The stock solutions were used to generate the following standard curves:
Concentrations (pg/mL): 1000, 500, 250,125, 62.5, 31.25.
Human IL-1 beta/IL-1 F2 Quantikine ELISA Kit and Human CXCL10/IP-10 Quantikine ELISA Kit (R& D Systems™) were used to quantify the analytes for further comparison with the Proteome Profiler™ outcome.
Statistical methods/data analysis
All data included in this manuscript are expressed in units according to the international system. After background subtraction, polynomial curve fitting was used to infer the calibration curve for each membrane using Prism5 (GraphPad Software, Inc.; La Jolla CA, USA) and R . Linear regression was used to test the co-linearity between ELISA and the membrane-based assay read-outs. The results are illustrated by bar and scatter plots.
Raw data have been imported in R. Background was subtracted from raw data for each membrane. The readouts of the membranes have been tested for a linear relationship with the predicted concentrations by use of the MASS package (‘Modern Applied Statistics with S’ (4th edition, 2002)). Study of the quality of predictions was performed by gvlma (Global Validation of Linear Models Assumptions).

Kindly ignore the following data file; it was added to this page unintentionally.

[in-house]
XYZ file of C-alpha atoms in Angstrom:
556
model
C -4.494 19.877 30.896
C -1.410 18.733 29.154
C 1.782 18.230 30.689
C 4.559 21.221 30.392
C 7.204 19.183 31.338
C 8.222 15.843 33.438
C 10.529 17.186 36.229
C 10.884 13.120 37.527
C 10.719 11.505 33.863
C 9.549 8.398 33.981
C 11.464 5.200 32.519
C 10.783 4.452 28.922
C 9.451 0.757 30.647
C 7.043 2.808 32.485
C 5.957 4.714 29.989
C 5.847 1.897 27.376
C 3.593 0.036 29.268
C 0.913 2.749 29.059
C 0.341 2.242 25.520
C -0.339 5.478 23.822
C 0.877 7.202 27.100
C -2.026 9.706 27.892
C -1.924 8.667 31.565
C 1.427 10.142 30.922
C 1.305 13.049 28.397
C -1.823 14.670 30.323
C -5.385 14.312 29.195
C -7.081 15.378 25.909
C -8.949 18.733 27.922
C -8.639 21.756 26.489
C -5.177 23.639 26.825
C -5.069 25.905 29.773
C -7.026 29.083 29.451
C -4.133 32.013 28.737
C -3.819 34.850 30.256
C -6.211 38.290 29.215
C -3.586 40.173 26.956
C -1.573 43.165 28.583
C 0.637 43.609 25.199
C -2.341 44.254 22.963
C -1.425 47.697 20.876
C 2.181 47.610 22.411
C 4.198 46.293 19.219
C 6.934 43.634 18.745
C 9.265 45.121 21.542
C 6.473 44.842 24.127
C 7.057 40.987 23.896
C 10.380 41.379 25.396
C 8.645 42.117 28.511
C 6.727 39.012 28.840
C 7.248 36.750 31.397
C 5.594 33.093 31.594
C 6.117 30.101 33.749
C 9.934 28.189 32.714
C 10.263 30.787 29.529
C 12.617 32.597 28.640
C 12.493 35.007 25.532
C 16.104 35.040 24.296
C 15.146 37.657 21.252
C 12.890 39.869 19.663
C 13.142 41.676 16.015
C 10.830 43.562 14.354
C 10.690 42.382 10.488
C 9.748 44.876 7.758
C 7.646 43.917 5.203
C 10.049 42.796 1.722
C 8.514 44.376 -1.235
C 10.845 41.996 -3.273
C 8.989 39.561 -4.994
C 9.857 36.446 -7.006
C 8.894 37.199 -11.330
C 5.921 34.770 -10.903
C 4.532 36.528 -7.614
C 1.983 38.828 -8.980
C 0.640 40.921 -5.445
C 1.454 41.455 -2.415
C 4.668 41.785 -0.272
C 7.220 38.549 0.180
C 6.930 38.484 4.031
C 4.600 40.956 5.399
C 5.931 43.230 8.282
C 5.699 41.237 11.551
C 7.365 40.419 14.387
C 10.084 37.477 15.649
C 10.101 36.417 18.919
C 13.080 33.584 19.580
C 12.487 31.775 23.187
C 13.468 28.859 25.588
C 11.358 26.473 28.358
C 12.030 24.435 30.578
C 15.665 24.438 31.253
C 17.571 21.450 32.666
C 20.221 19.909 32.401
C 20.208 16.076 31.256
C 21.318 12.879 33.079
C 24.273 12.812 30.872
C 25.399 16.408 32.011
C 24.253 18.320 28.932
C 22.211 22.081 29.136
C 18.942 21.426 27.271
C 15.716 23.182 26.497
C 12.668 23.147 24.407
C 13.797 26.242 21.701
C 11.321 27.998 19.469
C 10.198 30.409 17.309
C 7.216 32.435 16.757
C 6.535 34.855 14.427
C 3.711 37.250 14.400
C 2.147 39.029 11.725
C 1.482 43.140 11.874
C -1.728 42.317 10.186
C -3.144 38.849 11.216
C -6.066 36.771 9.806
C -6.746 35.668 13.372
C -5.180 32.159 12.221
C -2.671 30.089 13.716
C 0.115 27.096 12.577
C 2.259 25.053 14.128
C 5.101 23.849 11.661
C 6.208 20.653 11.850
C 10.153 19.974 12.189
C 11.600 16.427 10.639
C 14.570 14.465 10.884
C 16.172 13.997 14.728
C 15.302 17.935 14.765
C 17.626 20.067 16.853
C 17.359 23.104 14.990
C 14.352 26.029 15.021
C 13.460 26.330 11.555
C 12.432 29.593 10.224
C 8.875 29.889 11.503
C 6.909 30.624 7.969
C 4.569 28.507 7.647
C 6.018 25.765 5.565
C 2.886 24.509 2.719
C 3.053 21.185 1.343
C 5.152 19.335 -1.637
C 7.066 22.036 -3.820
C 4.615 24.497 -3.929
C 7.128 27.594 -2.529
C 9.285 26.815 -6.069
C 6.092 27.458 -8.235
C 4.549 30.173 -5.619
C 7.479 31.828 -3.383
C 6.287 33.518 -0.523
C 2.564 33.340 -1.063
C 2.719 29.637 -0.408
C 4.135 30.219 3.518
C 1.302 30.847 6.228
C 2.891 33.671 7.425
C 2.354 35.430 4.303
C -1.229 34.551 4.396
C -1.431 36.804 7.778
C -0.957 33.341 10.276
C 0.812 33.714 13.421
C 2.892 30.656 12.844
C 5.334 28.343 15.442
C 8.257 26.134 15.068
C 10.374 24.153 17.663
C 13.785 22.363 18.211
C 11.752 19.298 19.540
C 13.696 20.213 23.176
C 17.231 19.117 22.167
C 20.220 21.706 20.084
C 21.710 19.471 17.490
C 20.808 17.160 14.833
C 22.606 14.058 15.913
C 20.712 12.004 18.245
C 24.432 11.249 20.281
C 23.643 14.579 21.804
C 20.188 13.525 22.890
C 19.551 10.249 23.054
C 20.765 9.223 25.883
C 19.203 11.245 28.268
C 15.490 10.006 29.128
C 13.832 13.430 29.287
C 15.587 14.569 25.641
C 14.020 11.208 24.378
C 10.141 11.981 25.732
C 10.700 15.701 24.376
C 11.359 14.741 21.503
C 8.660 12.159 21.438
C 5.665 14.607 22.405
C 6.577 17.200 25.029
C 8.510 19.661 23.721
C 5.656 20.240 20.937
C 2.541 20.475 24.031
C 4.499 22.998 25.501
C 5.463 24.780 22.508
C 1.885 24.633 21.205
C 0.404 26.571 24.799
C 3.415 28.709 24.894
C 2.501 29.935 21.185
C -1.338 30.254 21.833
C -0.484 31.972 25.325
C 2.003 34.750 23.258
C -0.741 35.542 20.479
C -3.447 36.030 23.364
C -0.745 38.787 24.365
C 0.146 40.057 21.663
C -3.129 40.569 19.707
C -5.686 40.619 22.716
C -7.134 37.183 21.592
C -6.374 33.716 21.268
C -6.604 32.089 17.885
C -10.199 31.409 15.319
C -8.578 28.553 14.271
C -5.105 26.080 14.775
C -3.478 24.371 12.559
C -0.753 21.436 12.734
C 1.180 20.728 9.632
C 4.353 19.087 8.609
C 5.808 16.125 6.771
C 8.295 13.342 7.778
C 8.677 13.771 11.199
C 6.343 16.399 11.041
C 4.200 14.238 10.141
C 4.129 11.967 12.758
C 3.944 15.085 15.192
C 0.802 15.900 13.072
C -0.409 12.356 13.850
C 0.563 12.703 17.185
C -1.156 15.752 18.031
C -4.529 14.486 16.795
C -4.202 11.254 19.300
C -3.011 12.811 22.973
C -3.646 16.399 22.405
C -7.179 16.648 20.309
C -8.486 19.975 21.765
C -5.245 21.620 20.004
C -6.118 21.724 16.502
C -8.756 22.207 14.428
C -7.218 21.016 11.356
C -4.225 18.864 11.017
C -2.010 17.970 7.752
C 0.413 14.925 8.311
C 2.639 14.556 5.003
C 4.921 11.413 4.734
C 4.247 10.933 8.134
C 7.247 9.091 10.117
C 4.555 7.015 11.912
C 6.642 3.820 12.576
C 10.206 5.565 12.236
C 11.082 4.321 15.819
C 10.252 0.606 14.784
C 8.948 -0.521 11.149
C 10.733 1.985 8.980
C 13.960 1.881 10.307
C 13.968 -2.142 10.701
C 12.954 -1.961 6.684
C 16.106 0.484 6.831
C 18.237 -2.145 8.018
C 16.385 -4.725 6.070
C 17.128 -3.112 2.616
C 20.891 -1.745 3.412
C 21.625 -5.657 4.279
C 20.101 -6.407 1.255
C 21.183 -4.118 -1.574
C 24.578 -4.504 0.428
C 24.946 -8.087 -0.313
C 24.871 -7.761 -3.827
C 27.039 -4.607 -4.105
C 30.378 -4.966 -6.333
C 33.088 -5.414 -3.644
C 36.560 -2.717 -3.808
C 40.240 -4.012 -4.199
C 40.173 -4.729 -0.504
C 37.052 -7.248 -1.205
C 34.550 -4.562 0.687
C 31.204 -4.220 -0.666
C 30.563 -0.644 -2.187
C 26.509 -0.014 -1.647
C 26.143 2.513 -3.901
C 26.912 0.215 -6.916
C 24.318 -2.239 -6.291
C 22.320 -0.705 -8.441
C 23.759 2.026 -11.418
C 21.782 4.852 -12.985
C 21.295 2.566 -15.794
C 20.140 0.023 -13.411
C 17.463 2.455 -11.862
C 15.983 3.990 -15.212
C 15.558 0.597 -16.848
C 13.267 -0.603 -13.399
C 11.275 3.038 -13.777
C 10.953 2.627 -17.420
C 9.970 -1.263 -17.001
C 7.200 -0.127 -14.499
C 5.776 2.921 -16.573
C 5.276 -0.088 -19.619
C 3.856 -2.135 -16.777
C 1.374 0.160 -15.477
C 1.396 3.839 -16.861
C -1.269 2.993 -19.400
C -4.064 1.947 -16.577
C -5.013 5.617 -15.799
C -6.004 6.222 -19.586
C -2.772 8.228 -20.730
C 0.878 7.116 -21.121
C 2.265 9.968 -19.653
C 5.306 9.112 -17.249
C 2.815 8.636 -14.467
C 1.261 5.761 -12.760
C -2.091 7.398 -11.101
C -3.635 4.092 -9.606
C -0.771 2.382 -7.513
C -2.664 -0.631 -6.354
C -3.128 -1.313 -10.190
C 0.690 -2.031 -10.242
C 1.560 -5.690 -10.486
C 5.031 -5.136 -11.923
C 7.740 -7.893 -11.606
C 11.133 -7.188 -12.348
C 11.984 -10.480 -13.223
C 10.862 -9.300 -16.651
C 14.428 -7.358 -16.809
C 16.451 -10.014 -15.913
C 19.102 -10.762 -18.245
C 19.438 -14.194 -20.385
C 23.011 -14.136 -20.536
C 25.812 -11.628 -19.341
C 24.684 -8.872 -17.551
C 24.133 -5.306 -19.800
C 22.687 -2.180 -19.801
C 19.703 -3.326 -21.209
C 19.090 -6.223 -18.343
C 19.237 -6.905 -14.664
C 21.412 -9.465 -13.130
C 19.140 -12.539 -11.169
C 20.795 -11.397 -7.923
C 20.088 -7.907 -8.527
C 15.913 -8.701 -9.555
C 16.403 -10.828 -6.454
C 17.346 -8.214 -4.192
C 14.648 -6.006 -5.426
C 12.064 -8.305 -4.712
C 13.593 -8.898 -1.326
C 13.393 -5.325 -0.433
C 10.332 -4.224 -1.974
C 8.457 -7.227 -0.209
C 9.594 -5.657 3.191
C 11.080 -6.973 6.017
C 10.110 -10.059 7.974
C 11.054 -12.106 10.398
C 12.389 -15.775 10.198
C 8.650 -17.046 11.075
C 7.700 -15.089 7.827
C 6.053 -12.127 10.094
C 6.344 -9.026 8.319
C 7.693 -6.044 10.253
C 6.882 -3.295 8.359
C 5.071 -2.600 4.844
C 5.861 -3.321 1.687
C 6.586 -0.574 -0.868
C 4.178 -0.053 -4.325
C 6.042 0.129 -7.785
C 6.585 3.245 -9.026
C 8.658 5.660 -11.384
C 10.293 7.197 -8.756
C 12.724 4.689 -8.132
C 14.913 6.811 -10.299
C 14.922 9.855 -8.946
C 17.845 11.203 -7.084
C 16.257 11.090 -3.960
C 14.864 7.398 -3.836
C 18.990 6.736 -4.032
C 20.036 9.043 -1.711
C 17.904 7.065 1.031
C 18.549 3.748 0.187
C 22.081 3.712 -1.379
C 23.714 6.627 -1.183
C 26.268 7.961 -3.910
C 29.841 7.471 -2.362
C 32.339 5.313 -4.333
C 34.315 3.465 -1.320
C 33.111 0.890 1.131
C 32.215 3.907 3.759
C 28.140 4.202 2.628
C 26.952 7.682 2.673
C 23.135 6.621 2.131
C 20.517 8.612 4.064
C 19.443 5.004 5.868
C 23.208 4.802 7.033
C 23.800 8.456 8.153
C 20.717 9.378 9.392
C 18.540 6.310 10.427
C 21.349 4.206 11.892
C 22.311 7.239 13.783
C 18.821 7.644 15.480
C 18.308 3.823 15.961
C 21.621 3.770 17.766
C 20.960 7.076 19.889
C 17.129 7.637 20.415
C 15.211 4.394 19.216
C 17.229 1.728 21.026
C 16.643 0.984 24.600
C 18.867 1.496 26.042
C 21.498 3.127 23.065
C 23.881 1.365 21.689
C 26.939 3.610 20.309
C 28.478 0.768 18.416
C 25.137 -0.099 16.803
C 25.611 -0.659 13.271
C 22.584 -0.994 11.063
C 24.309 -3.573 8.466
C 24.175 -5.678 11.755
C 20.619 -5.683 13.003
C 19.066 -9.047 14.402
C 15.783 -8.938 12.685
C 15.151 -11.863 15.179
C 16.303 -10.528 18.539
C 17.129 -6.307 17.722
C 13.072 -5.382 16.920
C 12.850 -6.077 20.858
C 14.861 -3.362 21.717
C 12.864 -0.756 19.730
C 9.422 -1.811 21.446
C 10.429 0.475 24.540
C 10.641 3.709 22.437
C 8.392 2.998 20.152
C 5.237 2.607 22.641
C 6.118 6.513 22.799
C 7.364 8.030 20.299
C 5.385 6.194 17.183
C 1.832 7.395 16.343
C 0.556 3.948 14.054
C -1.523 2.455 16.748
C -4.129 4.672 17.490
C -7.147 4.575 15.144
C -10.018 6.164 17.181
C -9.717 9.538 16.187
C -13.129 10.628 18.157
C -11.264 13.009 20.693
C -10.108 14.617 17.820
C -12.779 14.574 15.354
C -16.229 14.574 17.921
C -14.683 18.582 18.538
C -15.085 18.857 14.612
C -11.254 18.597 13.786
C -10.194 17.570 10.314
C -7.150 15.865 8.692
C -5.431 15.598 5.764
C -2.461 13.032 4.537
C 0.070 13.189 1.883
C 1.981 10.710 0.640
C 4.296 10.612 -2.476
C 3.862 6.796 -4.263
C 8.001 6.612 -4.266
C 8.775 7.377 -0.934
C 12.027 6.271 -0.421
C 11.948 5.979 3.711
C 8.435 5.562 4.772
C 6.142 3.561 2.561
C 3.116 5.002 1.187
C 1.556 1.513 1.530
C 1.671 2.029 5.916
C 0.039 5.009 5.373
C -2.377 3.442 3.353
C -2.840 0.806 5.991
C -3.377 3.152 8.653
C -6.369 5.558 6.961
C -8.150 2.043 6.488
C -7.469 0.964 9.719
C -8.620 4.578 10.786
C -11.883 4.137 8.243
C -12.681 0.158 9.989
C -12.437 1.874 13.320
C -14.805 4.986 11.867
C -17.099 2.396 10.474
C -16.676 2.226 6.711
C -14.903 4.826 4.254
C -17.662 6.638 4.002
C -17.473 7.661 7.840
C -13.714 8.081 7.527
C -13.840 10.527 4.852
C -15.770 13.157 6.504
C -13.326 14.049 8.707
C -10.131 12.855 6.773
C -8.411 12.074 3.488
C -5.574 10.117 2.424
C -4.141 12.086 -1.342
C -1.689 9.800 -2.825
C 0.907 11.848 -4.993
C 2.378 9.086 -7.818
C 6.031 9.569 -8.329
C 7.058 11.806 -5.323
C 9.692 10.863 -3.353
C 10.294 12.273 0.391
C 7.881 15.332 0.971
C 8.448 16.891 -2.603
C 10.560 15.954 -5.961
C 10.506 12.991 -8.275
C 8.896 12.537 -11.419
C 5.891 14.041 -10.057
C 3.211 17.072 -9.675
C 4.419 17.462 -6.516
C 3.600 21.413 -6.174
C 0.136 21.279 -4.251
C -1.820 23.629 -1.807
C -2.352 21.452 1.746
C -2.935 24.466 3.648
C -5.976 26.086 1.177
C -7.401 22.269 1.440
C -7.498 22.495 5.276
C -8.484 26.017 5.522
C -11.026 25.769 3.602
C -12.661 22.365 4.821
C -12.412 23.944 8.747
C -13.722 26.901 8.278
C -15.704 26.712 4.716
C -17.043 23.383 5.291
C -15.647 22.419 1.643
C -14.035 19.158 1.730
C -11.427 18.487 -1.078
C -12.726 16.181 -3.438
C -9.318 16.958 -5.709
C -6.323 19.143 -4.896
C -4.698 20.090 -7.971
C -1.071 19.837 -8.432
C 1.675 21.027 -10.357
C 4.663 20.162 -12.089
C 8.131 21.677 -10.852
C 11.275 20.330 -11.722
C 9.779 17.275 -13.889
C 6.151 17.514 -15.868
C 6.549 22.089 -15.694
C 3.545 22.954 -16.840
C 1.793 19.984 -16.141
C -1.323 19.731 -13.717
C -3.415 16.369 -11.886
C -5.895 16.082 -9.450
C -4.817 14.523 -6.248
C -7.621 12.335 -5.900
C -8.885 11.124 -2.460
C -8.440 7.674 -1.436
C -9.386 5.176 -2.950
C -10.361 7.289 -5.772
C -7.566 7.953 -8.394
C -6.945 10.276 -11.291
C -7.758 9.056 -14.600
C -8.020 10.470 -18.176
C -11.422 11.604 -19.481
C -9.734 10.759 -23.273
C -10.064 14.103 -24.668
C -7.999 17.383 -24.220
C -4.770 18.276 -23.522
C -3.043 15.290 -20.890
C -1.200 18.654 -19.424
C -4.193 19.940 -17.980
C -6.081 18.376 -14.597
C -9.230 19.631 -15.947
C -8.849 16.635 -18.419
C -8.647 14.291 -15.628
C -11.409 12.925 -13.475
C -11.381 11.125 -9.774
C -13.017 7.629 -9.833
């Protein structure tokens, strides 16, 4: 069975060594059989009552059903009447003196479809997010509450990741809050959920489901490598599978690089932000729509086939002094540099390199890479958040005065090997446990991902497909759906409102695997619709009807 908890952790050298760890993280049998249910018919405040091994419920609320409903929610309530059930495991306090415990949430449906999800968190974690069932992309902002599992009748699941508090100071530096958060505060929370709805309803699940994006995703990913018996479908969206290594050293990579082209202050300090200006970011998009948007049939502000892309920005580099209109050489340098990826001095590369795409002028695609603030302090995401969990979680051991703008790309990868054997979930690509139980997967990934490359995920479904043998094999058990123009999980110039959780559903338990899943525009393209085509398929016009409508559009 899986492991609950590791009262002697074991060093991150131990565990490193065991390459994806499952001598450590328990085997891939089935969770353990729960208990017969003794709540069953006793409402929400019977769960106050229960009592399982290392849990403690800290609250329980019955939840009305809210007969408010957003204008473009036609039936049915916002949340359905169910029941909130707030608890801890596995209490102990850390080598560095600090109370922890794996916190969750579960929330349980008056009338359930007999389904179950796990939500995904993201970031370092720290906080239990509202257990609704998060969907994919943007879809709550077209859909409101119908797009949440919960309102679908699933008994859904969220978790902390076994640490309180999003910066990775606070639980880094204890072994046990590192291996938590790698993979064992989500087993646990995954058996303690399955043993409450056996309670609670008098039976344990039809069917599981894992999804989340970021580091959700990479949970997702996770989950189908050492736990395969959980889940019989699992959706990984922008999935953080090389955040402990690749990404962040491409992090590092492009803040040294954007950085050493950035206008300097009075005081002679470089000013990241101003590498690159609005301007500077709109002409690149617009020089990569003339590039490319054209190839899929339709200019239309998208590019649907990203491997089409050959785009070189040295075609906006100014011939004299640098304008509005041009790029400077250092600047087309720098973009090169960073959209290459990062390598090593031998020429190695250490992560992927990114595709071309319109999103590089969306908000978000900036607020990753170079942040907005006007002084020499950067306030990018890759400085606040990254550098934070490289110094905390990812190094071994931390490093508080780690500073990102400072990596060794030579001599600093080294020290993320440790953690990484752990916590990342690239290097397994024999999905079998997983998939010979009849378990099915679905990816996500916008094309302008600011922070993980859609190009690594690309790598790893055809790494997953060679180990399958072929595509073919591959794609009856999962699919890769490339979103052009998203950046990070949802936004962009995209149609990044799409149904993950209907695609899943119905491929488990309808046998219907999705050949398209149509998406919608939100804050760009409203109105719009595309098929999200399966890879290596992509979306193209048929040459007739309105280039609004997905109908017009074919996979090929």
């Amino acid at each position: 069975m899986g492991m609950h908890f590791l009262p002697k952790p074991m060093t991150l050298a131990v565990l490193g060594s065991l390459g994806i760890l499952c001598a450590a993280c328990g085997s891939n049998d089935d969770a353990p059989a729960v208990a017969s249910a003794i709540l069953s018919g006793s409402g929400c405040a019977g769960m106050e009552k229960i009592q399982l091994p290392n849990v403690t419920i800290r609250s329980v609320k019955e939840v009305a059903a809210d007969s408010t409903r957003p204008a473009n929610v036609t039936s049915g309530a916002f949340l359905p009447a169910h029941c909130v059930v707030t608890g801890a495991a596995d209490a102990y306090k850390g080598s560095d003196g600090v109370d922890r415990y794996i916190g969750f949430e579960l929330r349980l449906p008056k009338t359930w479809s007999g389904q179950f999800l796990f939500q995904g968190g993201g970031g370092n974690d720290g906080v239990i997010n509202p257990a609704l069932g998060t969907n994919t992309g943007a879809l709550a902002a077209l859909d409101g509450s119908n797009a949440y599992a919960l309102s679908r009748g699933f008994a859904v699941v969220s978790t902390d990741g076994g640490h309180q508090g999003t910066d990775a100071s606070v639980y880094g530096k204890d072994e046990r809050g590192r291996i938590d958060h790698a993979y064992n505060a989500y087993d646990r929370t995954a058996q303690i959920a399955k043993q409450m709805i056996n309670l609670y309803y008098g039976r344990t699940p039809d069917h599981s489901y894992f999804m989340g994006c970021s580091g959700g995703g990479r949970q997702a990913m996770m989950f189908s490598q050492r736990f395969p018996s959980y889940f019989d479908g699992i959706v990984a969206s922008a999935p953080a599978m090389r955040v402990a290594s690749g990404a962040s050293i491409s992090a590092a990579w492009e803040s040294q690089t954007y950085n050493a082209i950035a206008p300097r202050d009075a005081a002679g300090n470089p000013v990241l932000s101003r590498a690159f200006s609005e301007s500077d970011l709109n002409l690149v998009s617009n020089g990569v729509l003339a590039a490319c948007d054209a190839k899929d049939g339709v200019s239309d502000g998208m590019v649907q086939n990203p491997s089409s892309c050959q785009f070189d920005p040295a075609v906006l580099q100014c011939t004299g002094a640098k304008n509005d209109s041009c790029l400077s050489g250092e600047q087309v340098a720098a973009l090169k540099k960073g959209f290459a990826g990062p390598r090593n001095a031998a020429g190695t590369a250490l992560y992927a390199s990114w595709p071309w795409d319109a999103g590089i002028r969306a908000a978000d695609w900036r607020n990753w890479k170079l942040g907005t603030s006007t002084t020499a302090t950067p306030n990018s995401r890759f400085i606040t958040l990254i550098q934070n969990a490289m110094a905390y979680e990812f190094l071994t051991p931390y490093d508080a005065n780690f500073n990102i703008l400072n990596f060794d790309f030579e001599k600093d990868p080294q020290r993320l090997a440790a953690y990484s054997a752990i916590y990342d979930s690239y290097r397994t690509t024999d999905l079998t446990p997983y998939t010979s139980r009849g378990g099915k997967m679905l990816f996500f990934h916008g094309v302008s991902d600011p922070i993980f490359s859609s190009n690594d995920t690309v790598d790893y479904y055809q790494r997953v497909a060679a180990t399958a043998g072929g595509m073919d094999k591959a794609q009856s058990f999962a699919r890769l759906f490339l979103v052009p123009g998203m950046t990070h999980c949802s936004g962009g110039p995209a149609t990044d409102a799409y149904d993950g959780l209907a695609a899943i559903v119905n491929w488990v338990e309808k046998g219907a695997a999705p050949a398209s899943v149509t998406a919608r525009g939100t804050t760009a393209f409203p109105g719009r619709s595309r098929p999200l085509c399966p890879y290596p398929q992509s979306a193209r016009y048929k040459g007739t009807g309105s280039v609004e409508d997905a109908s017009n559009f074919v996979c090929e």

Comparison of fluorescence and chemiluminescence detection
Comparison of the membrane-based assay with fluorescence detection to ELISA
Applicability to human cytokines
The improved membrane-based technique allowed the screening and detection of a large number of circulating inflammatory mediators in an in-vivo model for circulating cytokines/chemokines, which would be limited in conventional ELISAs due to sample availability and/or cost. Indeed, small animal models are known to yield low sample volumes, so to perform multiple ELISAs a large amount of animals would be necessary. Besides, to perform up to 40 classical ELISA investigations it would be rather laborious and costly.